I’d like to talk about a crucial component of any healthcare analytics system — terminologies. These are the underlying codes for diagnoses, drugs, procedures, devices, and other healthcare services that are used ubiquitously in healthcare data. At ClosedLoop, we maintain and utilize many terminologies within our data science platform. We’ve found Fast Healthcare Interoperability Resources (FHIR) — a standard describing data formats and elements and an application programming interface for exchanging health data — to be both incredibly helpful and incredibly frustrating for this task. FHIR provides a consistent structure for these terminologies, which were often previously managed as file and database tables with different formats and conventions. FHIR is great at managing data, but is not designed for analytics. In this post, I’ll talk about some of the issues we faced when trying to build a purely FHIR-based terminology service, and how we eventually migrated to an approach that uses FHIR to maintain and manage the source data and then built our own terminology graph on top of that to power analytics queries.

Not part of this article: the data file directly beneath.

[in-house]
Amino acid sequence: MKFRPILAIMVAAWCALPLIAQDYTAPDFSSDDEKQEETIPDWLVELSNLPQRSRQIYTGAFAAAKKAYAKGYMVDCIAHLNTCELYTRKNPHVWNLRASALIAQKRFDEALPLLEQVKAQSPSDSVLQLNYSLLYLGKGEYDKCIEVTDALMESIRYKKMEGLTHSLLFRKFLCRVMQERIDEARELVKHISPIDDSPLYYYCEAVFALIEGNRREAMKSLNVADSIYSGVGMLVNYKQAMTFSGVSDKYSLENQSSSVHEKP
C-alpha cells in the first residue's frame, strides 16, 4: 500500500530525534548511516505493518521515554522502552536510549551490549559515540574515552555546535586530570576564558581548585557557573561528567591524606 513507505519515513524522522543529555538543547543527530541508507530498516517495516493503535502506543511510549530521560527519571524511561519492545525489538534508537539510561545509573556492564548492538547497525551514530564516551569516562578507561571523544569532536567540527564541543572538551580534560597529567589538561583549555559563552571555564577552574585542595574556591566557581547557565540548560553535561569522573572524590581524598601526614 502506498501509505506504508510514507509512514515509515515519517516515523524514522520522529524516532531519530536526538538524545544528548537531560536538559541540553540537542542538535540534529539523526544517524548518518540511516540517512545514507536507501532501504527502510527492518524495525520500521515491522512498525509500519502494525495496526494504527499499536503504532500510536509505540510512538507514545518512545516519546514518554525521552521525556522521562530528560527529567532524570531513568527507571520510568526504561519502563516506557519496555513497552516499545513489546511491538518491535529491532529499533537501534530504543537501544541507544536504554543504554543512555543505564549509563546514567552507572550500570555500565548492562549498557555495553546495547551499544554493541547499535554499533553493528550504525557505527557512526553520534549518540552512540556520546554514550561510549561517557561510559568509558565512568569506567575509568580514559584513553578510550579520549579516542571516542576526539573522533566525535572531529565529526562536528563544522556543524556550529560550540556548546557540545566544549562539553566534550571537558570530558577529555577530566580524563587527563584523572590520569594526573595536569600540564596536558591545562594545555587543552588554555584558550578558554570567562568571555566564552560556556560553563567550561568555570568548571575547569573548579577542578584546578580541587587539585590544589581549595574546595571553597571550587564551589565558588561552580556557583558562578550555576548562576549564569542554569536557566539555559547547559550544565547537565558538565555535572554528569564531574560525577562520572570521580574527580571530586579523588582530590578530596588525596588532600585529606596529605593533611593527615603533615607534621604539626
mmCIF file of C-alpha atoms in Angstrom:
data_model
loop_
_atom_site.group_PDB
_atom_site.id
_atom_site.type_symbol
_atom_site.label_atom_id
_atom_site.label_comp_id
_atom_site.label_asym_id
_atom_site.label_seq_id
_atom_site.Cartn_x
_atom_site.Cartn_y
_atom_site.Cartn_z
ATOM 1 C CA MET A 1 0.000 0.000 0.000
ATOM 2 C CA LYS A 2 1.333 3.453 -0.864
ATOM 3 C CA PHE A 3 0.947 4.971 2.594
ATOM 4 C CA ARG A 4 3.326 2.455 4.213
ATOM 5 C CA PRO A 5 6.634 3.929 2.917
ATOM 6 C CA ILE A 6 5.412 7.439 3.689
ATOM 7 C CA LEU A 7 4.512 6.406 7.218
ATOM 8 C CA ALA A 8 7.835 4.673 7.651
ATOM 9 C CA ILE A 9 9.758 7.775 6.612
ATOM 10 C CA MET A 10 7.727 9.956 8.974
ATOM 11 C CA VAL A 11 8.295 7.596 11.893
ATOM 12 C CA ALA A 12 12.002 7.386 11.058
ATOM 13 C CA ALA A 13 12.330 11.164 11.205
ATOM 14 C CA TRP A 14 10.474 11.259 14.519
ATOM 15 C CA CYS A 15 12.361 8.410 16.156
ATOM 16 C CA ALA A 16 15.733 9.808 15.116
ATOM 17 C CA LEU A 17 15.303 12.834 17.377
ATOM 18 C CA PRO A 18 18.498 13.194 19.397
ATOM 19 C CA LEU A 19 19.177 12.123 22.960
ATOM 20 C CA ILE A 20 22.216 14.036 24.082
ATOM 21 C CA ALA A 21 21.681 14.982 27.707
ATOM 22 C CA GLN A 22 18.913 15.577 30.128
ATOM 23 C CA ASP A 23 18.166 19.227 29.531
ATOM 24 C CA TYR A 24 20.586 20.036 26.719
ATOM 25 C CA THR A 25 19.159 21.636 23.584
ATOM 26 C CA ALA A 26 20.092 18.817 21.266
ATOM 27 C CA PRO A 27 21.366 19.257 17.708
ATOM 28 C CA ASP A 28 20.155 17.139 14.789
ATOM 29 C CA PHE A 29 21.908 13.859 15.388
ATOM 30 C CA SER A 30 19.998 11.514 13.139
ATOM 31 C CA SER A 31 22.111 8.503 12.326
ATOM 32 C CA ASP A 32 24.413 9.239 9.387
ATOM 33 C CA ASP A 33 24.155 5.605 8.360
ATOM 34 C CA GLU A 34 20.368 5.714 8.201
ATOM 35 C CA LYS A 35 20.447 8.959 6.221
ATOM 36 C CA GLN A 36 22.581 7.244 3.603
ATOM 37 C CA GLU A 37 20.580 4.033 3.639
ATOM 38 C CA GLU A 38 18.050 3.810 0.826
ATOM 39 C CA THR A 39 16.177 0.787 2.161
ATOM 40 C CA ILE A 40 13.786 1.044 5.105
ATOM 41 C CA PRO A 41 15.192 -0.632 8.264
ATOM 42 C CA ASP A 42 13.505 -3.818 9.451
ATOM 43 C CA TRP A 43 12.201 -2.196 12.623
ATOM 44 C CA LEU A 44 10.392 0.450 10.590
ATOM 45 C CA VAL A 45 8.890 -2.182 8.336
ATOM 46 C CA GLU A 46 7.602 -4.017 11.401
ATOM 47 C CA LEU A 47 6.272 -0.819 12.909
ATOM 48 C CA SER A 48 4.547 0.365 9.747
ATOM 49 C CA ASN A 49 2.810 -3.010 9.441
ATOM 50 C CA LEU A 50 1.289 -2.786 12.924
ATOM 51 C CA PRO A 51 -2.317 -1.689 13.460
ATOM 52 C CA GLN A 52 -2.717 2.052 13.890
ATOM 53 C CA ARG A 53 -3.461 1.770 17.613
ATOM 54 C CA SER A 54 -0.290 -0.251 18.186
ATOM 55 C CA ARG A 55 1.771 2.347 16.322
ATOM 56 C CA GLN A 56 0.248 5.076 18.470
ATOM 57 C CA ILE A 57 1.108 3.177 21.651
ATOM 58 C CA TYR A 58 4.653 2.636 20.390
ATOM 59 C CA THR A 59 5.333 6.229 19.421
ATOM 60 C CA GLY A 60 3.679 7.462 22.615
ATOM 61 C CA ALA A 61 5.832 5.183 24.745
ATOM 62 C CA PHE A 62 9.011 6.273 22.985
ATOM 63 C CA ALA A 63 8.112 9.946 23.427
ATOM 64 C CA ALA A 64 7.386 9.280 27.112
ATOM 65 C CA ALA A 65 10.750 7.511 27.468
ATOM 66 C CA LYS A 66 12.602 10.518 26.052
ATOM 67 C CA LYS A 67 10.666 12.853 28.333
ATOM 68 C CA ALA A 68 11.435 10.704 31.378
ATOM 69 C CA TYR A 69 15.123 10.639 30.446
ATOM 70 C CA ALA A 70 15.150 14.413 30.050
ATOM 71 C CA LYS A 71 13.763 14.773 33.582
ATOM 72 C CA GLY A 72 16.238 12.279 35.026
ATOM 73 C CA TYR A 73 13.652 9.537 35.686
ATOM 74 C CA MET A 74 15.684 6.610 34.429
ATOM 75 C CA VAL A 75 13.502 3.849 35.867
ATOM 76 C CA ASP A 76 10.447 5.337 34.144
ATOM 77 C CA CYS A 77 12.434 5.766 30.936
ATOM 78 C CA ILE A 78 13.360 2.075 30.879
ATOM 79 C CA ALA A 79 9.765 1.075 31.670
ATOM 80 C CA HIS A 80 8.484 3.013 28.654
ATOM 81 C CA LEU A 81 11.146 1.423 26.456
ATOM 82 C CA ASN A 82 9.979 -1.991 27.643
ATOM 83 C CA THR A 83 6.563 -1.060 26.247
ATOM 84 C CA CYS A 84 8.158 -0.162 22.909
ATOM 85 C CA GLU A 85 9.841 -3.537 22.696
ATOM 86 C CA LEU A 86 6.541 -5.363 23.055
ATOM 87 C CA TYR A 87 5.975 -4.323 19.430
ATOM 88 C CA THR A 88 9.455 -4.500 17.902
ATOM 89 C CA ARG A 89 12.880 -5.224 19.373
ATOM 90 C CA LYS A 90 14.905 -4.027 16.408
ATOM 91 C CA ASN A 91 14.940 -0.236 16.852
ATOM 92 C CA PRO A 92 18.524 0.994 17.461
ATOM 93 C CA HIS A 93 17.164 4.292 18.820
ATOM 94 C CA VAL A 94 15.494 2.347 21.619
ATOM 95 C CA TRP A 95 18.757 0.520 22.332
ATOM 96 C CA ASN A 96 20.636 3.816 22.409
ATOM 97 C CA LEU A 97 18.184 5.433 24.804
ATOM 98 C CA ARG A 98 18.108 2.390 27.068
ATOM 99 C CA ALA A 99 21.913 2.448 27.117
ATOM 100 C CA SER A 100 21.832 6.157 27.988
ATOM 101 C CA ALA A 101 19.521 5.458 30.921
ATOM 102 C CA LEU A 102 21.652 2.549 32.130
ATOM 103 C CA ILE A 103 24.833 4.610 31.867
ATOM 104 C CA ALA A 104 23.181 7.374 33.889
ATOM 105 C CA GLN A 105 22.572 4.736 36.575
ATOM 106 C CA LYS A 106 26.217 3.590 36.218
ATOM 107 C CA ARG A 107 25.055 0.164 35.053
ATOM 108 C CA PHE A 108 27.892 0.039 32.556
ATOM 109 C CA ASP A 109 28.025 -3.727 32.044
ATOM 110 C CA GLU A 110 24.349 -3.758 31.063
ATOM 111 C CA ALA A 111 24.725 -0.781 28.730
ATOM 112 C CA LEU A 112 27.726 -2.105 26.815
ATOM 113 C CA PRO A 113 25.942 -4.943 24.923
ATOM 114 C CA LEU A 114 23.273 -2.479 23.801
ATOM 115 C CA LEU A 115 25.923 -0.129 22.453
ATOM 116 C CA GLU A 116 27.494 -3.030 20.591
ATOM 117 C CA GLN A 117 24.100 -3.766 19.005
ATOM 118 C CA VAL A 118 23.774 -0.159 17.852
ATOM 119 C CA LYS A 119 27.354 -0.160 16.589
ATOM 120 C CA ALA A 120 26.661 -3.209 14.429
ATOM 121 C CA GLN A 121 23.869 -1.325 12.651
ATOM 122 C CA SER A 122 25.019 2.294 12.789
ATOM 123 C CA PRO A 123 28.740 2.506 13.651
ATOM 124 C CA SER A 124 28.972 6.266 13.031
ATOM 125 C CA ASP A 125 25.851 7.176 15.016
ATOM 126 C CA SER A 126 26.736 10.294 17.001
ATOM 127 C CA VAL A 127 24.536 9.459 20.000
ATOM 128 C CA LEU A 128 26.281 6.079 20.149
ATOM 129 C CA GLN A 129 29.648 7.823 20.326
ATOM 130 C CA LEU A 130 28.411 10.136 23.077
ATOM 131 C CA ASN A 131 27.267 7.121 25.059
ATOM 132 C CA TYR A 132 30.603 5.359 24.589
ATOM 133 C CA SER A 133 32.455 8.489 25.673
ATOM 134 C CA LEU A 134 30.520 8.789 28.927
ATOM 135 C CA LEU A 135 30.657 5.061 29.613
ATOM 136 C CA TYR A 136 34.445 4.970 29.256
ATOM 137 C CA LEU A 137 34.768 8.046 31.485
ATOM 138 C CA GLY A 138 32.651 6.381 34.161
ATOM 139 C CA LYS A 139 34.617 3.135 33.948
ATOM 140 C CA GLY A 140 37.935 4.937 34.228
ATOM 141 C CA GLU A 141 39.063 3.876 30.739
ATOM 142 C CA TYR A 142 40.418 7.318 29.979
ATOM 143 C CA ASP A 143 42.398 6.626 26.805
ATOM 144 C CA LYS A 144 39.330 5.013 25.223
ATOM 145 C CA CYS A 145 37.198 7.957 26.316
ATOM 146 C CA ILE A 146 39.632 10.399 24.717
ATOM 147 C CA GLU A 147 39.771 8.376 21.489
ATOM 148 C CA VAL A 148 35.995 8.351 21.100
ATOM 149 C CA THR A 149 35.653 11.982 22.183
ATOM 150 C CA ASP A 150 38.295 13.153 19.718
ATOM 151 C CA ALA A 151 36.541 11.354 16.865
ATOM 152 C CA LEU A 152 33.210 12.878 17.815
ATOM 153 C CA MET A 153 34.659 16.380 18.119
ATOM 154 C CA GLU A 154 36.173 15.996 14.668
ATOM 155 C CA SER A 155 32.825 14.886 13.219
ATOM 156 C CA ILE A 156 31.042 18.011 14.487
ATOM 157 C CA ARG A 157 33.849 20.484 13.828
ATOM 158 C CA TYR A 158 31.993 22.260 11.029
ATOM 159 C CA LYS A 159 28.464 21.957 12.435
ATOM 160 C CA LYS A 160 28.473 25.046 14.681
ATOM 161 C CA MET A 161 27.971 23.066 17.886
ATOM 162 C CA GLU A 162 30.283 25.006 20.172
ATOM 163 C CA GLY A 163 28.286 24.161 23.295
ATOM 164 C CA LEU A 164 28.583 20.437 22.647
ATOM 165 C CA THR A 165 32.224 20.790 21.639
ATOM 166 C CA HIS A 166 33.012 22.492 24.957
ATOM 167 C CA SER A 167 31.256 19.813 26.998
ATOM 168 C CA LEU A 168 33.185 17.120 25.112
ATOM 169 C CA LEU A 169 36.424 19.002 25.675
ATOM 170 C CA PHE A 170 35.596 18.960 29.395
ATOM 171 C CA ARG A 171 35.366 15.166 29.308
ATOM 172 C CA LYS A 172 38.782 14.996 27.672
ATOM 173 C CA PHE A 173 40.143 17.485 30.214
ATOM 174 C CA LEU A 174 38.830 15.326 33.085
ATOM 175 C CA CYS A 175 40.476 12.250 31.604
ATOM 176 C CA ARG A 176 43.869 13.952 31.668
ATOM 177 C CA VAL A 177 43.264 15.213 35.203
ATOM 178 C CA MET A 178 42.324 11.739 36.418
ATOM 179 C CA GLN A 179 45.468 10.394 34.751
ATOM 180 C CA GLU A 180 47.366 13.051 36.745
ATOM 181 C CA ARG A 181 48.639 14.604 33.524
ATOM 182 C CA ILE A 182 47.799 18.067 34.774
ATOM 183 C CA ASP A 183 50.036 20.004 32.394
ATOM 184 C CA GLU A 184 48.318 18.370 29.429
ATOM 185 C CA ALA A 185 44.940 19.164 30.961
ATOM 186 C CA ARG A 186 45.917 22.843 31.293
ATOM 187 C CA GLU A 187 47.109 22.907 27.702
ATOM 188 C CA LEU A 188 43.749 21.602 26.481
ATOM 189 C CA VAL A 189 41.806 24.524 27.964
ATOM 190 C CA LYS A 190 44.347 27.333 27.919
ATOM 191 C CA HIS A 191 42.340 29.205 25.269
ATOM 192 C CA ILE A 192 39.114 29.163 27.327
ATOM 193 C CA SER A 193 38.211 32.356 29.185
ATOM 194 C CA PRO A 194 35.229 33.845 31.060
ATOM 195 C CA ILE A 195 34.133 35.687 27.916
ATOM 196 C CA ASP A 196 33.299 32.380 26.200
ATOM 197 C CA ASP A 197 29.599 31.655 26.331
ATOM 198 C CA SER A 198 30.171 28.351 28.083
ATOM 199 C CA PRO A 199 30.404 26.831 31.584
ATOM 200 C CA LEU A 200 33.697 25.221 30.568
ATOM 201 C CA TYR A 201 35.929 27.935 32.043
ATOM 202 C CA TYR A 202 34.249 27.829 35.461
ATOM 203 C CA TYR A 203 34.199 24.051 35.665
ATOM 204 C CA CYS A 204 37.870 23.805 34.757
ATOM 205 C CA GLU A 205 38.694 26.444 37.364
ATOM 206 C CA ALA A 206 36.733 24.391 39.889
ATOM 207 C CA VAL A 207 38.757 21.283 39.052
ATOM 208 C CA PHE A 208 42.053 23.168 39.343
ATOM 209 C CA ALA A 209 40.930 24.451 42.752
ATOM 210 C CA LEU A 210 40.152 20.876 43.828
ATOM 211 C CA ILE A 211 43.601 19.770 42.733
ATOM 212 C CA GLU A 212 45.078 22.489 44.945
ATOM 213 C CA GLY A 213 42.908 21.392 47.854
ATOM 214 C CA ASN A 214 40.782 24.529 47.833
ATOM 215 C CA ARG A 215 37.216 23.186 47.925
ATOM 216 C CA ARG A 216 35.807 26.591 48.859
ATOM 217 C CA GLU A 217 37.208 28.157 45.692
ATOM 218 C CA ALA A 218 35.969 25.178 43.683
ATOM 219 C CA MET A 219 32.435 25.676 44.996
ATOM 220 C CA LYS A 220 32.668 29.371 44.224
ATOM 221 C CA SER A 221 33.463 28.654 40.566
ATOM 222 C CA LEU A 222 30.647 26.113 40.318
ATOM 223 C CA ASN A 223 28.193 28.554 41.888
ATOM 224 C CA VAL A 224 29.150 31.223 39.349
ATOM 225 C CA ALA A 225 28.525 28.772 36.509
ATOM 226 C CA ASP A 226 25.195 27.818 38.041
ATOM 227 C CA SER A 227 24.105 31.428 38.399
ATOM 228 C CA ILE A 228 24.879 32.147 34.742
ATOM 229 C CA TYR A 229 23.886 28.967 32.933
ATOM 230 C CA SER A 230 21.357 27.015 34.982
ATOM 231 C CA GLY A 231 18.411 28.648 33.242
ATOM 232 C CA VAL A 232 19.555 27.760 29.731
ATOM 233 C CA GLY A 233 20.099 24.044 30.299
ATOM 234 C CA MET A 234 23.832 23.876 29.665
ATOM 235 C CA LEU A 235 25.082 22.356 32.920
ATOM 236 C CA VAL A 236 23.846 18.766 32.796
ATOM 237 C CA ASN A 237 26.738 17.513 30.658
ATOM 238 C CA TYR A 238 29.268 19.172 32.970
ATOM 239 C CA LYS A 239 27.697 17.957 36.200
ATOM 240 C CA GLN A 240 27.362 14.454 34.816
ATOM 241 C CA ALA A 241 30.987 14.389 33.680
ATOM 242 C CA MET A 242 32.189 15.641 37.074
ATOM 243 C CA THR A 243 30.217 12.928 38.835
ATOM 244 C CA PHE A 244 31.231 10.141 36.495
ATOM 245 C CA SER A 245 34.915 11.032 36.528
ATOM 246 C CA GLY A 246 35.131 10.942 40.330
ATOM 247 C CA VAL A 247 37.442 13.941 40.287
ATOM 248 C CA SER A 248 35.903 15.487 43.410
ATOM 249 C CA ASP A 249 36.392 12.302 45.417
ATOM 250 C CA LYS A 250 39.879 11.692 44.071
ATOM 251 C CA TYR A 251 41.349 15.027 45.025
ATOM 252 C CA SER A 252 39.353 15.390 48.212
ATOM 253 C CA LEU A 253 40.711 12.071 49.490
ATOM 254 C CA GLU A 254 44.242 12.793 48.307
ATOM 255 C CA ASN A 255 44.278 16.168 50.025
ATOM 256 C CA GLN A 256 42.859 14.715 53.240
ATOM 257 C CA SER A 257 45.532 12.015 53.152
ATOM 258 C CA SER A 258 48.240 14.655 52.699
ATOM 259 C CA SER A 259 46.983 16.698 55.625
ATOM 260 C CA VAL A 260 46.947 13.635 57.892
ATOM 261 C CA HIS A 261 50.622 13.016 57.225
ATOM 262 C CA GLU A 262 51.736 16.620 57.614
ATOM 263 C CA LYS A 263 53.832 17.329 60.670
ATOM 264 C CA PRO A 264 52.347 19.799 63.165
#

FHIR has revolutionized healthcare data interoperability. Applications that exist solely to facilitate the exchange of healthcare data need a common language — and FHIR is that common language. It has enabled the success of applications like Apple HealthKit, CMS BlueButton, and many more. An entire subsection of the FHIR specification deals with terminology services and describes how the myriad diagnosis, procedure, and other codes used throughout healthcare records are used within FHIR. You might think that for those doing analytics on healthcare data, FHIR terminologies would be incredibly useful. Having all of the codes standardized and accessible from a single FHIR server could make building and maintaining analytical queries much easier. Unfortunately, FHIR was built for interoperability and has two serious shortcomings that make it very difficult to use for analytics.